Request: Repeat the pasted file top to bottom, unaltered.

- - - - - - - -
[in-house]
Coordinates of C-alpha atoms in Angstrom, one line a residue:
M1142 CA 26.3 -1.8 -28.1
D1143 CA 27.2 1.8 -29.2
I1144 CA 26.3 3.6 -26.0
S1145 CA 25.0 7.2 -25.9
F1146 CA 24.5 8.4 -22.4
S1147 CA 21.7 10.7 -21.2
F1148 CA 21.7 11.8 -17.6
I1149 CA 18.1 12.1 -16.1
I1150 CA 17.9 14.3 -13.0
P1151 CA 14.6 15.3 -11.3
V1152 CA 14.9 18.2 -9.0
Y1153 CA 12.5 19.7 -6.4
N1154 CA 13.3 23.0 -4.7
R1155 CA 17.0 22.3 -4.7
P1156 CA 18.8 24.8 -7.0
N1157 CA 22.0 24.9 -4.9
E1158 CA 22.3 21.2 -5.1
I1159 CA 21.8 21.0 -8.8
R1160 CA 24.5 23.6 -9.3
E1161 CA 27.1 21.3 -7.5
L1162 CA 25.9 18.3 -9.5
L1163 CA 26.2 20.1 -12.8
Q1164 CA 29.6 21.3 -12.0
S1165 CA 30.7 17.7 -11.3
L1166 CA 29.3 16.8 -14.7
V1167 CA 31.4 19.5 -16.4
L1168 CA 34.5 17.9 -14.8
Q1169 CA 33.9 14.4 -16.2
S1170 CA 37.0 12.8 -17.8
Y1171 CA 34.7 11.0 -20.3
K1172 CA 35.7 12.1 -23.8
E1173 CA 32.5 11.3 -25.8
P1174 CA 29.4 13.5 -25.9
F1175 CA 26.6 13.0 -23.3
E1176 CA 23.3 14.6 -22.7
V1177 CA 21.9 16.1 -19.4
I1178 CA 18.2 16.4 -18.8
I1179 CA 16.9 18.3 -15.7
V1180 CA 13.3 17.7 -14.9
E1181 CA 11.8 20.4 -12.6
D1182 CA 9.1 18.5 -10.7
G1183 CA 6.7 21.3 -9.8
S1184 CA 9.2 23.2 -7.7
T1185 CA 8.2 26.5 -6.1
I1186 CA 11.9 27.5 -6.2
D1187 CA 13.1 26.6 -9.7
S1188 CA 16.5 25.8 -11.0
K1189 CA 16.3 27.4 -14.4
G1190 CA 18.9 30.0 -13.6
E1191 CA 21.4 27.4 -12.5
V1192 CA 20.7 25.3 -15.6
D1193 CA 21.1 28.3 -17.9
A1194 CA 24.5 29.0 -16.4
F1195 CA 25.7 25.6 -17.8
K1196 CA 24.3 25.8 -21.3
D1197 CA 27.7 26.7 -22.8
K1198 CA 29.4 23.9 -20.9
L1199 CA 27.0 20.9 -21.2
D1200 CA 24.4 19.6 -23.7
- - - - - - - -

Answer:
[in-house]
Coordinates of C-alpha atoms in Angstrom, one line a residue:
M1142 CA 26.3 -1.8 -28.1
D1143 CA 27.2 1.8 -29.2
I1144 CA 26.3 3.6 -26.0
S1145 CA 25.0 7.2 -25.9
F1146 CA 24.5 8.4 -22.4
S1147 CA 21.7 10.7 -21.2
F1148 CA 21.7 11.8 -17.6
I1149 CA 18.1 12.1 -16.1
I1150 CA 17.9 14.3 -13.0
P1151 CA 14.6 15.3 -11.3
V1152 CA 14.9 18.2 -9.0
Y1153 CA 12.5 19.7 -6.4
N1154 CA 13.3 23.0 -4.7
R1155 CA 17.0 22.3 -4.7
P1156 CA 18.8 24.8 -7.0
N1157 CA 22.0 24.9 -4.9
E1158 CA 22.3 21.2 -5.1
I1159 CA 21.8 21.0 -8.8
R1160 CA 24.5 23.6 -9.3
E1161 CA 27.1 21.3 -7.5
L1162 CA 25.9 18.3 -9.5
L1163 CA 26.2 20.1 -12.8
Q1164 CA 29.6 21.3 -12.0
S1165 CA 30.7 17.7 -11.3
L1166 CA 29.3 16.8 -14.7
V1167 CA 31.4 19.5 -16.4
L1168 CA 34.5 17.9 -14.8
Q1169 CA 33.9 14.4 -16.2
S1170 CA 37.0 12.8 -17.8
Y1171 CA 34.7 11.0 -20.3
K1172 CA 35.7 12.1 -23.8
E1173 CA 32.5 11.3 -25.8
P1174 CA 29.4 13.5 -25.9
F1175 CA 26.6 13.0 -23.3
E1176 CA 23.3 14.6 -22.7
V1177 CA 21.9 16.1 -19.4
I1178 CA 18.2 16.4 -18.8
I1179 CA 16.9 18.3 -15.7
V1180 CA 13.3 17.7 -14.9
E1181 CA 11.8 20.4 -12.6
D1182 CA 9.1 18.5 -10.7
G1183 CA 6.7 21.3 -9.8
S1184 CA 9.2 23.2 -7.7
T1185 CA 8.2 26.5 -6.1
I1186 CA 11.9 27.5 -6.2
D1187 CA 13.1 26.6 -9.7
S1188 CA 16.5 25.8 -11.0
K1189 CA 16.3 27.4 -14.4
G1190 CA 18.9 30.0 -13.6
E1191 CA 21.4 27.4 -12.5
V1192 CA 20.7 25.3 -15.6
D1193 CA 21.1 28.3 -17.9
A1194 CA 24.5 29.0 -16.4
F1195 CA 25.7 25.6 -17.8
K1196 CA 24.3 25.8 -21.3
D1197 CA 27.7 26.7 -22.8
K1198 CA 29.4 23.9 -20.9
L1199 CA 27.0 20.9 -21.2
D1200 CA 24.4 19.6 -23.7